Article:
IBM in India has gone after small and medium businesses. Serving such customers should be difficult for a global firm with its overheads and preponderance of large customers who can be efficiently served in a distributed manner round the world. Small businesses in India, for their part, could feel overawed and skeptical about engaging with a firm of the size of IBM. So, the approach has been to offer as simple a solution as possible where the customer acquires a capability which he can virtually “plug and play”. To reach such customers, IBM India is spreading out from metros into Tier II and III towns.
The main platform through which customers are served is Smart Business. It does not customise solutions but offers options in terms of packages and features off the shelf, not tailored garments but T-shirts of many sizes and standard designs. And there is great flexibility in terms of whether you want to host, manage or share, in different combinations of the three. This drive for small and medium businesses has brought in new categories of customers like private hospitals, educational institutions and cooperative banks that wish to become professional. A private hospital should be able to give a patient checking out his bill with the same speed as a hotel. A private engineering college should be able to digitise its course content so as to build a reputation that will bring in good students who will then go on to get good placements.
Pune-based Mahesh Sahakari Cooperative Bank in 2006 had engaged IBM for the installation of hardware and networking for core banking at a project cost of just under Rs 2 crore, including replacement of desktops. Core banking was installed in August 2008 but not without some effort as “initially there was resistance from staff who had to be given training.” The bank has ten branches plus head office, done Rs 550 crore of business, and clocked a net profit of Rs 3.5 crore. They had a good experience of IBM which was not just the vendor but also guided them, setting aside concerns for its own sales and never felt IBM was a very big company. It often sent very senior representatives and gave a one-point contact.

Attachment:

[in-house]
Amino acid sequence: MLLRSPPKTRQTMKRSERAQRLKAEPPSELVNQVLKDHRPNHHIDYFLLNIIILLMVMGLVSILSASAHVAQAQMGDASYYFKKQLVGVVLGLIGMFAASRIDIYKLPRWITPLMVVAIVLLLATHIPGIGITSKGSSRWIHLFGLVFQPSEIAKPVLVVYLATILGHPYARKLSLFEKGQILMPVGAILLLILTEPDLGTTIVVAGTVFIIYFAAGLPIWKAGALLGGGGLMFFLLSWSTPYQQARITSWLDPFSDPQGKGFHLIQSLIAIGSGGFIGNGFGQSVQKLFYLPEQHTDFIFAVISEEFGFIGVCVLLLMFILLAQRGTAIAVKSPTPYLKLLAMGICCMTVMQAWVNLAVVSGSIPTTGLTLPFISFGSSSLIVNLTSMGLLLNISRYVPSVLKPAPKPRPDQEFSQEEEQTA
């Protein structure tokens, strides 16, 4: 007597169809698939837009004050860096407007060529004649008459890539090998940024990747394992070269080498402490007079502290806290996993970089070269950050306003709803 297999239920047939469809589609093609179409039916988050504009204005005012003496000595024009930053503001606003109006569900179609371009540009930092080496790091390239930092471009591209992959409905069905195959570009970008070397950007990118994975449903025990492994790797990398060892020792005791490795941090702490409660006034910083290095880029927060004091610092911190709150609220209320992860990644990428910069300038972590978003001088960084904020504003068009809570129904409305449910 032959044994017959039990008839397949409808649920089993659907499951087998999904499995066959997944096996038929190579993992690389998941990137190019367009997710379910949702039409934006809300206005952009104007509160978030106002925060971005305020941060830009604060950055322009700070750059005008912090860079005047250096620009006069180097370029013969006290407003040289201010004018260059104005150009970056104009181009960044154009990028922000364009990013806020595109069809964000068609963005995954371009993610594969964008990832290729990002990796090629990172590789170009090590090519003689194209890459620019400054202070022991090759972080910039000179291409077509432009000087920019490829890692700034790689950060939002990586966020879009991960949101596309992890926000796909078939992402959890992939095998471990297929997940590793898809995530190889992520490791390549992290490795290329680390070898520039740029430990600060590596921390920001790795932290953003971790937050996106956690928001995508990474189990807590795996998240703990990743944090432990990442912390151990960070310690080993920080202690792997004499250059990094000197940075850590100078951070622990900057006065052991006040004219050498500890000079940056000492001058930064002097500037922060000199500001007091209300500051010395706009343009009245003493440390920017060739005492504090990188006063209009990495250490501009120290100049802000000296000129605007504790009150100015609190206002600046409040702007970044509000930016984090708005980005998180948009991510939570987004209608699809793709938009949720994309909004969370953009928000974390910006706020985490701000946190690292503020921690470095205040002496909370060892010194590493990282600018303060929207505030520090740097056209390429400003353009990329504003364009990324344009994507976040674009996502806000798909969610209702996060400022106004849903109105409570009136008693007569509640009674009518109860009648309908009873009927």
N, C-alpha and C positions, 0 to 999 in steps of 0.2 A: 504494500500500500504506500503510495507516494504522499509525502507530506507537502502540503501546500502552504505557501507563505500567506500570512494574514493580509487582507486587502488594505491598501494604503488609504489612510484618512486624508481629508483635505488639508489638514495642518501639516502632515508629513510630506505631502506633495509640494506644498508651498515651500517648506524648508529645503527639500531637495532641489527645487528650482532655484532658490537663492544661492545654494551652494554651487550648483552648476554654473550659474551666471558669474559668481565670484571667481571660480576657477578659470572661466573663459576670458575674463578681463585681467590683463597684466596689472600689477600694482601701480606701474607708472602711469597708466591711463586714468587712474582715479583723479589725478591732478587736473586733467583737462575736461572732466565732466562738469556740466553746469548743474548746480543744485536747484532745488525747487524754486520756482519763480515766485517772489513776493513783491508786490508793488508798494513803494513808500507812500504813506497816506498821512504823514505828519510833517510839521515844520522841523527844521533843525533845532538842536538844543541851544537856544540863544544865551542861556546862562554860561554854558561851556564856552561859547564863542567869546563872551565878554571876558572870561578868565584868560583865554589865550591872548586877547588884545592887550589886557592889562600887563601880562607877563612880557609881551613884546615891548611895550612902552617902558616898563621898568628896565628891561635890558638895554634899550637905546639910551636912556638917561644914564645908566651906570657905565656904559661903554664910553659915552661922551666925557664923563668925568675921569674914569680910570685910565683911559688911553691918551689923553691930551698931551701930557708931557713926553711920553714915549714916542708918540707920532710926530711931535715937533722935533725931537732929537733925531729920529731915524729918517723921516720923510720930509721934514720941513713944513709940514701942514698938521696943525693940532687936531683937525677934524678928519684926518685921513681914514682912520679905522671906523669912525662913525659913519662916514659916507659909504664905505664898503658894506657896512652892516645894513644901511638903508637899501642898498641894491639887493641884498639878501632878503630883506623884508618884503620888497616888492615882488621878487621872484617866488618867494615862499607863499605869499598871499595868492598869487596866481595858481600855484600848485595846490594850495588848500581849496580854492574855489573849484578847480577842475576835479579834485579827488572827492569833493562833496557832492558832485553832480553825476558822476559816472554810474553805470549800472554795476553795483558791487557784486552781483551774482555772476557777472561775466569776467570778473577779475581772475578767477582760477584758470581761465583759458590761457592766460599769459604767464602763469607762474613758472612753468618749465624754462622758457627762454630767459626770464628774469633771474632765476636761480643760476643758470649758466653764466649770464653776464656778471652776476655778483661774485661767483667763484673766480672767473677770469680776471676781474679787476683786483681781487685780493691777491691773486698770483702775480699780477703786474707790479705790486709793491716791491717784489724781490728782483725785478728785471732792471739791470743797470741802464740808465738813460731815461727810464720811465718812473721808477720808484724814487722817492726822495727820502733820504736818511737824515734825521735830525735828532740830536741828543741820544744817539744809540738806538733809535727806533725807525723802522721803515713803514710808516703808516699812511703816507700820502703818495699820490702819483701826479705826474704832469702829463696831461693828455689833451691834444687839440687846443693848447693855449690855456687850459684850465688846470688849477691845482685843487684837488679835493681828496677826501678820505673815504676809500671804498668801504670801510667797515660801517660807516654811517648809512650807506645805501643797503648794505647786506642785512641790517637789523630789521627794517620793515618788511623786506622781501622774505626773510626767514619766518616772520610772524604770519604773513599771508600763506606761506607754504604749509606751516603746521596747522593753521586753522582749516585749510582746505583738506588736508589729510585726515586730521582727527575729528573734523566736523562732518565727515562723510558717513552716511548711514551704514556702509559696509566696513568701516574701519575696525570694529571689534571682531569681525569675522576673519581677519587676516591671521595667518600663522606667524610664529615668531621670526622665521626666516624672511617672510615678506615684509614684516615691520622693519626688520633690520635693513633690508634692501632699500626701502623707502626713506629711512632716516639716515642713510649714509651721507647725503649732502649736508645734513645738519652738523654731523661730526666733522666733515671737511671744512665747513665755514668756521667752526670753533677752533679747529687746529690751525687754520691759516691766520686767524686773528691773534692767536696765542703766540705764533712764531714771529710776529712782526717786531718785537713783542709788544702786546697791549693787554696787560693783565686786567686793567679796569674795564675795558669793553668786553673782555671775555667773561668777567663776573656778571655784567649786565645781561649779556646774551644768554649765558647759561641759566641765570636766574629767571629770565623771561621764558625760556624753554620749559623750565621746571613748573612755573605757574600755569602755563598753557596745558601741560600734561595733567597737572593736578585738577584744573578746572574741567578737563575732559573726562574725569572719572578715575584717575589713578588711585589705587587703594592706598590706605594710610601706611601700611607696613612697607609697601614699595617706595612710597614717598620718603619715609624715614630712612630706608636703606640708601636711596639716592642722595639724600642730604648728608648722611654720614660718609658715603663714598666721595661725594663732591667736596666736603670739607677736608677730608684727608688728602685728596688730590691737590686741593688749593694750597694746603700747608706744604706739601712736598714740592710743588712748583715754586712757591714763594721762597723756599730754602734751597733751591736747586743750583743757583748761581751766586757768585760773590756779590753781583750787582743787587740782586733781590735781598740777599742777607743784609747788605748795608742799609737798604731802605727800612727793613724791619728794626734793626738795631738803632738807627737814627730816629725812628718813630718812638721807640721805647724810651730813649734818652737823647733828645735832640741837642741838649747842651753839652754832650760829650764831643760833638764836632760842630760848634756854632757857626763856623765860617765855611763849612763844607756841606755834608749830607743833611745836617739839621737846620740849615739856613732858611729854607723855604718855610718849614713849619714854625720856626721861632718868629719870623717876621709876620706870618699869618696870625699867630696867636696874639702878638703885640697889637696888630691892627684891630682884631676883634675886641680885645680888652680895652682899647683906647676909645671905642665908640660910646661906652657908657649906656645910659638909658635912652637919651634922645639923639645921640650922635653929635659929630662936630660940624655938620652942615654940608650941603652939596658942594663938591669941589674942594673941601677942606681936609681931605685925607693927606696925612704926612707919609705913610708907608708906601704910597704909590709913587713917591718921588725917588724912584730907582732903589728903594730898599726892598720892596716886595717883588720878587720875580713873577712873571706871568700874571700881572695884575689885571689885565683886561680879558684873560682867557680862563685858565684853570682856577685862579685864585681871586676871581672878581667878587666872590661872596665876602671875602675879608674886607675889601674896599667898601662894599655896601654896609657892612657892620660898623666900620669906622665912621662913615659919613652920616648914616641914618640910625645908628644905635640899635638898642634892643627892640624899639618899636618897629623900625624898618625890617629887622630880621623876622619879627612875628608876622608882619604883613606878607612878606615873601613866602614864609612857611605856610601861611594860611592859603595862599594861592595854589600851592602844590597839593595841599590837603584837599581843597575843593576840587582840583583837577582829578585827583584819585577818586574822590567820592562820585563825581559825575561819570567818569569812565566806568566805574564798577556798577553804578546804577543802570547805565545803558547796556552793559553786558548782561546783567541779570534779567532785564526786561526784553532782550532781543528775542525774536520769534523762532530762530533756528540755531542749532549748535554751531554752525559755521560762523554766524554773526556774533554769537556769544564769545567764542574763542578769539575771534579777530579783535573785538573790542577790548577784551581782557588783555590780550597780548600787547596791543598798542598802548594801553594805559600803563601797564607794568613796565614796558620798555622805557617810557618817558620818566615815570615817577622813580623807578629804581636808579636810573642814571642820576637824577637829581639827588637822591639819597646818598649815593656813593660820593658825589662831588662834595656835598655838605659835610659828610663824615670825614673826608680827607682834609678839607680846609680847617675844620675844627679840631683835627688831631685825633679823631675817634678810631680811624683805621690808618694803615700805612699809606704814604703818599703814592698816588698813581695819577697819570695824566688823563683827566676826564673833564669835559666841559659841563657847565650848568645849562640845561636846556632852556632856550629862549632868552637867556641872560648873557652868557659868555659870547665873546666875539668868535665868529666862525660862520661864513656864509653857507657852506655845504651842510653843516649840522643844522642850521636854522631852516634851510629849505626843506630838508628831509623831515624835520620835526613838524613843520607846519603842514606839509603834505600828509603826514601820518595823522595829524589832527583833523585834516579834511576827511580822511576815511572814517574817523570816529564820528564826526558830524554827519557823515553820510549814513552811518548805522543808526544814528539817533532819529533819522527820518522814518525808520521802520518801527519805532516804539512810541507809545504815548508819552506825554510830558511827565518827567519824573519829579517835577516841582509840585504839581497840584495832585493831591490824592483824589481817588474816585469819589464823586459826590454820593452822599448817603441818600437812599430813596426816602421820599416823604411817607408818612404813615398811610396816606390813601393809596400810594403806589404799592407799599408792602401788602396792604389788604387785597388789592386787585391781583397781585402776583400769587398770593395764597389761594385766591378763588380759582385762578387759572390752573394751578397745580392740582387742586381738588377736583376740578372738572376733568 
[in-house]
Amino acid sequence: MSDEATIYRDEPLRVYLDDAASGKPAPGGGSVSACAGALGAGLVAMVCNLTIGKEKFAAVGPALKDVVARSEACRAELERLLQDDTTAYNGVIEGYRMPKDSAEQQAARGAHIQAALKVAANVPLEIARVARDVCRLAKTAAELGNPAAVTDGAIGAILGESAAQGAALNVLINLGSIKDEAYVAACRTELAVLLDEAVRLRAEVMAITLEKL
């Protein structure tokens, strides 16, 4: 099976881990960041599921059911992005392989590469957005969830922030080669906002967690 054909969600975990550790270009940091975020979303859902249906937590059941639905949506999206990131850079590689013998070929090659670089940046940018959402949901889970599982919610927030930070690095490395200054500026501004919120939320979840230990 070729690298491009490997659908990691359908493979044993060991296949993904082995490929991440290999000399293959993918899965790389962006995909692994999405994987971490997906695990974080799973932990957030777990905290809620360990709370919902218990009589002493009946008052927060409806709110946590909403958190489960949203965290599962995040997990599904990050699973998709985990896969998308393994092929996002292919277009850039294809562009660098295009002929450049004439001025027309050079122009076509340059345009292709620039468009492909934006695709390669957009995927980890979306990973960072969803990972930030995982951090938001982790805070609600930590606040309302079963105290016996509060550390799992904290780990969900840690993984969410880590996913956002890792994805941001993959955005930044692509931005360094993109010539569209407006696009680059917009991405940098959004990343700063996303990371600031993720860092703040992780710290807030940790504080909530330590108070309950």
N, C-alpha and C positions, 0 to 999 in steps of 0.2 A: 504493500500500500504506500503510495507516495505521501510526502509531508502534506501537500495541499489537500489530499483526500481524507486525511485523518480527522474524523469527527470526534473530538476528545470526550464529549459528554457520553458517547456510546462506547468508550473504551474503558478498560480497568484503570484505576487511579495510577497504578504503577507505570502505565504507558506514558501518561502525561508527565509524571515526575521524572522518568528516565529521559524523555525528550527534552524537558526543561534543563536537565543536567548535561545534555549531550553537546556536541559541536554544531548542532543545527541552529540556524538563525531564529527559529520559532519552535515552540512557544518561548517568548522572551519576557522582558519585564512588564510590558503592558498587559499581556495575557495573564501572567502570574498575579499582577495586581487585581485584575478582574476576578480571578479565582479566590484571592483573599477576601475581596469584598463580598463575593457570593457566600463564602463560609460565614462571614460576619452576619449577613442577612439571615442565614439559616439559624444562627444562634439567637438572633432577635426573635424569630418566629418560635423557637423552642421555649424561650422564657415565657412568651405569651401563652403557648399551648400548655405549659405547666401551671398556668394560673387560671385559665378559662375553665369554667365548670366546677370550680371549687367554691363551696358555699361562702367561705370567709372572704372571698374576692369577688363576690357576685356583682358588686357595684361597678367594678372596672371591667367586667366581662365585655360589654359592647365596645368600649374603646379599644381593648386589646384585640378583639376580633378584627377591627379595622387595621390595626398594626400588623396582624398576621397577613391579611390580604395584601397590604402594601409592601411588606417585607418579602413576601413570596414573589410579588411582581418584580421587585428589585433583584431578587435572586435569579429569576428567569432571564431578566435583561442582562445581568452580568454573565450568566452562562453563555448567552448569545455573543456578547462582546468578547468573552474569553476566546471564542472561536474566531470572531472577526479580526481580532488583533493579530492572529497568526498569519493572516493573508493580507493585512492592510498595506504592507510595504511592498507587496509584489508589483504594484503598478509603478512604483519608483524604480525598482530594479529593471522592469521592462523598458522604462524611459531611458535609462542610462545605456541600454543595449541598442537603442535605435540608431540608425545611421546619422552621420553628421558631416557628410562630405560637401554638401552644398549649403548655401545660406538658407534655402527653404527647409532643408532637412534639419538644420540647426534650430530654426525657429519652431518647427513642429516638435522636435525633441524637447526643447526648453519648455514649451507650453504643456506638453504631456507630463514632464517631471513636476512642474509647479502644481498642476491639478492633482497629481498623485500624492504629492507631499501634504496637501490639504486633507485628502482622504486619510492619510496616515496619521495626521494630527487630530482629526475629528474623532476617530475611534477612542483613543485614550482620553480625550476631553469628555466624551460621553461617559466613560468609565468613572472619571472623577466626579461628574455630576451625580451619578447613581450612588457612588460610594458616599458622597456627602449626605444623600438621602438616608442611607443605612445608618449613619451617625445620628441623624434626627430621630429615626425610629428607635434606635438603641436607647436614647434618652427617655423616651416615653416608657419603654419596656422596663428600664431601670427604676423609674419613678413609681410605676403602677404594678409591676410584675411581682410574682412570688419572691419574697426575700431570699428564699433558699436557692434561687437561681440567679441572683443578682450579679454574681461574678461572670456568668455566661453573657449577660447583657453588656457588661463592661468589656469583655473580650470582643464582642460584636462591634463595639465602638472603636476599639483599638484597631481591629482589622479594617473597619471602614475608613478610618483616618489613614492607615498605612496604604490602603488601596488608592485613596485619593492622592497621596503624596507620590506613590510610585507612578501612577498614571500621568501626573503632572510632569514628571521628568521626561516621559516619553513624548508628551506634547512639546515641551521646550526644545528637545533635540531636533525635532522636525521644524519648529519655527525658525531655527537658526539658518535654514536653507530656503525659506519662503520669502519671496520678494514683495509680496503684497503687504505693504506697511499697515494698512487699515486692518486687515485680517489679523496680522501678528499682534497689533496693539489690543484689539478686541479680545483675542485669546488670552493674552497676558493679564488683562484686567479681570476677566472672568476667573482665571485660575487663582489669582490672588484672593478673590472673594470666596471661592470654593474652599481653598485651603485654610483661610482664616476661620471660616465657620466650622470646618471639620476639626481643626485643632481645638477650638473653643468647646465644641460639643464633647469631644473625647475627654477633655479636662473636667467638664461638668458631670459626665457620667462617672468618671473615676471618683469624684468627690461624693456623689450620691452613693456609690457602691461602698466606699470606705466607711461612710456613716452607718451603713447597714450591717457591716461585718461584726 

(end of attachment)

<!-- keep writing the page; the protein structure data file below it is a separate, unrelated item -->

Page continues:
Innovation Auto Risk is a joint venture between Innovation (turnover: £140 million) and Auto Risk (Rs 19 crore). It has a full-time staff of 30 and works through a network of 1,400 engineers who work through regional offices. They offer a claim management solution in motor insurance and needed a portal and a facility to host their software. Their main requirement was connectivity and speed. When a truck meets with an accident, the insured gets in touch with Auto Risk which helps him to lodge a claim through their portal.
The hardware and software were tested by calling Auto Risk from remote parts of the country. The crucial thing was how soon they could be reached. Auto Risk has a data centre at its office which has been created and is served and run remotely by IBM. Auto Risk are capitalising its cost, close to $1.5 million, over five years. The agreement with IBM, signed is getting off the ground now.
IBM has treated India as an innovation hub and a market with immense potential. There is a lot of interesting work that they do in Indian research labs and software labs where they have created solutions keeping the Indian clients and business landscape in mind.
It recently showcased some of the latest technologies developed like the medical analytics platform, drug pedigree and traceability solutions, and threat and fraud detection solution.
At another end is the Spoken Web project, one of the innovative initiatives currently being piloted by the India research team which aims to transform how people create, build and interact with information using the spoken instead of written words.